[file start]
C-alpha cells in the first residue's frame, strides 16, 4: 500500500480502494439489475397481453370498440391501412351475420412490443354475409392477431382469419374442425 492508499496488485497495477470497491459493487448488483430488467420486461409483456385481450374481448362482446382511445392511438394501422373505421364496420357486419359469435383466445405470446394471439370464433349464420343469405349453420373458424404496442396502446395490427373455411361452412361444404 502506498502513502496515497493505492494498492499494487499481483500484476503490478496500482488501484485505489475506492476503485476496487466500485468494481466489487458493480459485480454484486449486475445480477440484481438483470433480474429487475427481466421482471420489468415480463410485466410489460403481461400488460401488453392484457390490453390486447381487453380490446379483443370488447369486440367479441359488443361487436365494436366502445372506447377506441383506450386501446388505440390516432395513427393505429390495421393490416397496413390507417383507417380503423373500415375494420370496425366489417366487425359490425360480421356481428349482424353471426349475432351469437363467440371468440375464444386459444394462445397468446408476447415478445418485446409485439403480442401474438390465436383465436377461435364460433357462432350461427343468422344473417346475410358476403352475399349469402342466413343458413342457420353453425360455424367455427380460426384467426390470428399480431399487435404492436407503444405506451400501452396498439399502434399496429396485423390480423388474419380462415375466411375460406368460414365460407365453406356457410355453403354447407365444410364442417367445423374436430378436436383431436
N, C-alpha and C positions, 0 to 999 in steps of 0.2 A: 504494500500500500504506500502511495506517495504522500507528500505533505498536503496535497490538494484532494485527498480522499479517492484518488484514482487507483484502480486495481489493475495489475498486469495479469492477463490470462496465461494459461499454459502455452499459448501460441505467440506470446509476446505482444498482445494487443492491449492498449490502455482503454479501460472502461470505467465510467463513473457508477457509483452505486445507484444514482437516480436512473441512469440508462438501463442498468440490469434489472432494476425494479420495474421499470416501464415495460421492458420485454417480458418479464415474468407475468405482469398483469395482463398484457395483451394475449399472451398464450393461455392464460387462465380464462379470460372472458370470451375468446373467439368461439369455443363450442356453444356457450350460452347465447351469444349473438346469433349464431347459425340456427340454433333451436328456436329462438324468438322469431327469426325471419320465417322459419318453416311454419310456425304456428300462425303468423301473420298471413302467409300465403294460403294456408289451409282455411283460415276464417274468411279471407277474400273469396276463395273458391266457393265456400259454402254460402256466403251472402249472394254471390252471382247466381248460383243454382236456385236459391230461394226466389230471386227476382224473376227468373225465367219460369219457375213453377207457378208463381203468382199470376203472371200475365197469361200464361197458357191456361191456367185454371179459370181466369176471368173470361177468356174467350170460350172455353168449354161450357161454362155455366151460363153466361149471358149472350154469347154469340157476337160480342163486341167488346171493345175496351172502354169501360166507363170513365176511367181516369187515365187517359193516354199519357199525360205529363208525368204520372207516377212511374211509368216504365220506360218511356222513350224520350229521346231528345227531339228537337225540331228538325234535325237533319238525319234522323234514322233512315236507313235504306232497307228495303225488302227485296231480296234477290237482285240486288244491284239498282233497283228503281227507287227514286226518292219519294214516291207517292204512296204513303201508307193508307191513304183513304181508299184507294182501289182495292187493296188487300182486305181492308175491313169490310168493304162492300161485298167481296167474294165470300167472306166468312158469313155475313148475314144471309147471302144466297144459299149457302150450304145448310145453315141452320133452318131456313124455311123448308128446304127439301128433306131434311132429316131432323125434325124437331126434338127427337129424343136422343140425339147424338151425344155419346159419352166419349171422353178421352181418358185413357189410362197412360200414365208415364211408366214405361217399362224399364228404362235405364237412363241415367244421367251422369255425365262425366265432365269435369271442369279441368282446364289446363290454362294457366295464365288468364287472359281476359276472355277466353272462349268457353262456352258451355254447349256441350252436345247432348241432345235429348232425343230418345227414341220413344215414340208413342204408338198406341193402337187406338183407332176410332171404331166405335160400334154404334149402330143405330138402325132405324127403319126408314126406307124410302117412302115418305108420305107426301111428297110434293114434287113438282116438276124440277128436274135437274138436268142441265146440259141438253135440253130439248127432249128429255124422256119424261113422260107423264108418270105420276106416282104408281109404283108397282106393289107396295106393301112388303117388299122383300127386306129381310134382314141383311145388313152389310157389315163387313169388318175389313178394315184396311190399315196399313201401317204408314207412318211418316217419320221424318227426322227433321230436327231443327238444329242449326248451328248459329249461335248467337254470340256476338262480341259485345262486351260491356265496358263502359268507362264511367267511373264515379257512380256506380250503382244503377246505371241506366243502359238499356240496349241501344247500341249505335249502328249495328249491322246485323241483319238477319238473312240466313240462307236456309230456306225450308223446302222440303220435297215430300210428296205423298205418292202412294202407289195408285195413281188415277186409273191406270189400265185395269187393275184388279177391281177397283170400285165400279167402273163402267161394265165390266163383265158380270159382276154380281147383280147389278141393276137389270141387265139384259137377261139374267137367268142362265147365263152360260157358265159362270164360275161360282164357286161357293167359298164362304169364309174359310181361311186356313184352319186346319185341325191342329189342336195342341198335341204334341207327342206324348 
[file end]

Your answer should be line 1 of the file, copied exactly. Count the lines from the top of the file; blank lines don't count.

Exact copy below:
C-alpha cells in the first residue's frame, strides 16, 4: 500500500480502494439489475397481453370498440391501412351475420412490443354475409392477431382469419374442425 492508499496488485497495477470497491459493487448488483430488467420486461409483456385481450374481448362482446382511445392511438394501422373505421364496420357486419359469435383466445405470446394471439370464433349464420343469405349453420373458424404496442396502446395490427373455411361452412361444404 502506498502513502496515497493505492494498492499494487499481483500484476503490478496500482488501484485505489475506492476503485476496487466500485468494481466489487458493480459485480454484486449486475445480477440484481438483470433480474429487475427481466421482471420489468415480463410485466410489460403481461400488460401488453392484457390490453390486447381487453380490446379483443370488447369486440367479441359488443361487436365494436366502445372506447377506441383506450386501446388505440390516432395513427393505429390495421393490416397496413390507417383507417380503423373500415375494420370496425366489417366487425359490425360480421356481428349482424353471426349475432351469437363467440371468440375464444386459444394462445397468446408476447415478445418485446409485439403480442401474438390465436383465436377461435364460433357462432350461427343468422344473417346475410358476403352475399349469402342466413343458413342457420353453425360455424367455427380460426384467426390470428399480431399487435404492436407503444405506451400501452396498439399502434399496429396485423390480423388474419380462415375466411375460406368460414365460407365453406356457410355453403354447407365444410364442417367445423374436430378436436383431436